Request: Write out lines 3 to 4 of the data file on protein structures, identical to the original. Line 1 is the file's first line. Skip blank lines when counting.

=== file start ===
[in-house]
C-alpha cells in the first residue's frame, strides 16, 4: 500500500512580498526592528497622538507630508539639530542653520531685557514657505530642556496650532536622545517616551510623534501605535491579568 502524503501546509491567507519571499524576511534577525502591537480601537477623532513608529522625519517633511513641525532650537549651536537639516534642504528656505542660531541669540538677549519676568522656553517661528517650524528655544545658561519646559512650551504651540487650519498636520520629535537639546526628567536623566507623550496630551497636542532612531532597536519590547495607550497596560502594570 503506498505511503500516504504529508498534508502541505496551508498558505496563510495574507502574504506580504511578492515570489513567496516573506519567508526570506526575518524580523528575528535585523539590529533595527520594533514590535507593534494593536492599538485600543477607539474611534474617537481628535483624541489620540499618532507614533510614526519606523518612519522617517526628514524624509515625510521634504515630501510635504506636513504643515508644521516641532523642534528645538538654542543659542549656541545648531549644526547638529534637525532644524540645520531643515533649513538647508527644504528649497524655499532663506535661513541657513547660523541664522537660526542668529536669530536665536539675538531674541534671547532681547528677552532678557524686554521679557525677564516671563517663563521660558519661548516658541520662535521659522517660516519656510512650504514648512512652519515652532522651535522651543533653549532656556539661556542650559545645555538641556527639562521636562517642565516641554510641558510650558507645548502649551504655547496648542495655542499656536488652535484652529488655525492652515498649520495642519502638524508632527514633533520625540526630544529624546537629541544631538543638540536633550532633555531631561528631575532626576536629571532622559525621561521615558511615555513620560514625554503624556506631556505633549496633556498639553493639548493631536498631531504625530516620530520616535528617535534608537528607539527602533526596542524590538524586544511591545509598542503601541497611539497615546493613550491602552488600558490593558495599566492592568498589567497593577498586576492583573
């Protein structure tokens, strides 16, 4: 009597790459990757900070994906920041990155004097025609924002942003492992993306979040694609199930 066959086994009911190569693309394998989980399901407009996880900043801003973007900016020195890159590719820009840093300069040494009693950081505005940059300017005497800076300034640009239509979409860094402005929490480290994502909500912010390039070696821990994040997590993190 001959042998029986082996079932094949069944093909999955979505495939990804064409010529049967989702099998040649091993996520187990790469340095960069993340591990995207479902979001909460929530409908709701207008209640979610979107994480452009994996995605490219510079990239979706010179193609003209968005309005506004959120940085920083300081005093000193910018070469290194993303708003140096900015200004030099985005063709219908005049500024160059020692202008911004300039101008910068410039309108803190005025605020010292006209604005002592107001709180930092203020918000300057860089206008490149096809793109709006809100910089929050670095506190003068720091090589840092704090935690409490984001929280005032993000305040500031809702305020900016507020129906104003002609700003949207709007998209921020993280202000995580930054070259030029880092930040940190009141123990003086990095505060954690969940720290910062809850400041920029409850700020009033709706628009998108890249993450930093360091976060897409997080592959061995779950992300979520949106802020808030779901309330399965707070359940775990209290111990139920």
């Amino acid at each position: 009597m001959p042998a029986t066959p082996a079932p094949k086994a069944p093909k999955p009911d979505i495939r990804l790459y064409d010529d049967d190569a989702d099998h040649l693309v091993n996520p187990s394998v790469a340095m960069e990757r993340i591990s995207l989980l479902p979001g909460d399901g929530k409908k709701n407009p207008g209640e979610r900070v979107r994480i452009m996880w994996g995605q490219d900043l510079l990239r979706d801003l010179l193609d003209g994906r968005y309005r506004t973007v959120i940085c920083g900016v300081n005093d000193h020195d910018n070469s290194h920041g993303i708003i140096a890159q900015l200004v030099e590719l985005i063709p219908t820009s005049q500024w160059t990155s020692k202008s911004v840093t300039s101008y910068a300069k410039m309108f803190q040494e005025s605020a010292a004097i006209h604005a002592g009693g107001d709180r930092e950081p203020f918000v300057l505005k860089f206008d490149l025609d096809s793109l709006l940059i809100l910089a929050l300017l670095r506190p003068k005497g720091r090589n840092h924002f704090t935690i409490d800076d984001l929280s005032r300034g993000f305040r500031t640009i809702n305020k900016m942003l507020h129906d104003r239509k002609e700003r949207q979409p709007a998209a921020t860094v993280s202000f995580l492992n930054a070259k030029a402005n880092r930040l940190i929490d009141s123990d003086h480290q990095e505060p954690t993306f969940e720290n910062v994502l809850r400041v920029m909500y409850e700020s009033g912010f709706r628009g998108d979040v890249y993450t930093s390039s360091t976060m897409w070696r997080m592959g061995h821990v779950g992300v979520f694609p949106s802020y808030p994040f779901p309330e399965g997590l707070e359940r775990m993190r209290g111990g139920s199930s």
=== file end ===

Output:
């Protein structure tokens, strides 16, 4: 009597790459990757900070994906920041990155004097025609924002942003492992993306979040694609199930 066959086994009911190569693309394998989980399901407009996880900043801003973007900016020195890159590719820009840093300069040494009693950081505005940059300017005497800076300034640009239509979409860094402005929490480290994502909500912010390039070696821990994040997590993190 001959042998029986082996079932094949069944093909999955979505495939990804064409010529049967989702099998040649091993996520187990790469340095960069993340591990995207479902979001909460929530409908709701207008209640979610979107994480452009994996995605490219510079990239979706010179193609003209968005309005506004959120940085920083300081005093000193910018070469290194993303708003140096900015200004030099985005063709219908005049500024160059020692202008911004300039101008910068410039309108803190005025605020010292006209604005002592107001709180930092203020918000300057860089206008490149096809793109709006809100910089929050670095506190003068720091090589840092704090935690409490984001929280005032993000305040500031809702305020900016507020129906104003002609700003949207709007998209921020993280202000995580930054070259030029880092930040940190009141123990003086990095505060954690969940720290910062809850400041920029409850700020009033709706628009998108890249993450930093360091976060897409997080592959061995779950992300979520949106802020808030779901309330399965707070359940775990209290111990139920």
């Amino acid at each position: 009597m001959p042998a029986t066959p082996a079932p094949k086994a069944p093909k999955p009911d979505i495939r990804l790459y064409d010529d049967d190569a989702d099998h040649l693309v091993n996520p187990s394998v790469a340095m960069e990757r993340i591990s995207l989980l479902p979001g909460d399901g929530k409908k709701n407009p207008g209640e979610r900070v979107r994480i452009m996880w994996g995605q490219d900043l510079l990239r979706d801003l010179l193609d003209g994906r968005y309005r506004t973007v959120i940085c920083g900016v300081n005093d000193h020195d910018n070469s290194h920041g993303i708003i140096a890159q900015l200004v030099e590719l985005i063709p219908t820009s005049q500024w160059t990155s020692k202008s911004v840093t300039s101008y910068a300069k410039m309108f803190q040494e005025s605020a010292a004097i006209h604005a002592g009693g107001d709180r930092e950081p203020f918000v300057l505005k860089f206008d490149l025609d096809s793109l709006l940059i809100l910089a929050l300017l670095r506190p003068k005497g720091r090589n840092h924002f704090t935690i409490d800076d984001l929280s005032r300034g993000f305040r500031t640009i809702n305020k900016m942003l507020h129906d104003r239509k002609e700003r949207q979409p709007a998209a921020t860094v993280s202000f995580l492992n930054a070259k030029a402005n880092r930040l940190i929490d009141s123990d003086h480290q990095e505060p954690t993306f969940e720290n910062v994502l809850r400041v920029m909500y409850e700020s009033g912010f709706r628009g998108d979040v890249y993450t930093s390039s360091t976060m897409w070696r997080m592959g061995h821990v779950g992300v979520f694609p949106s802020y808030p994040f779901p309330e399965g997590l707070e359940r775990m993190r209290g111990g139920s199930s």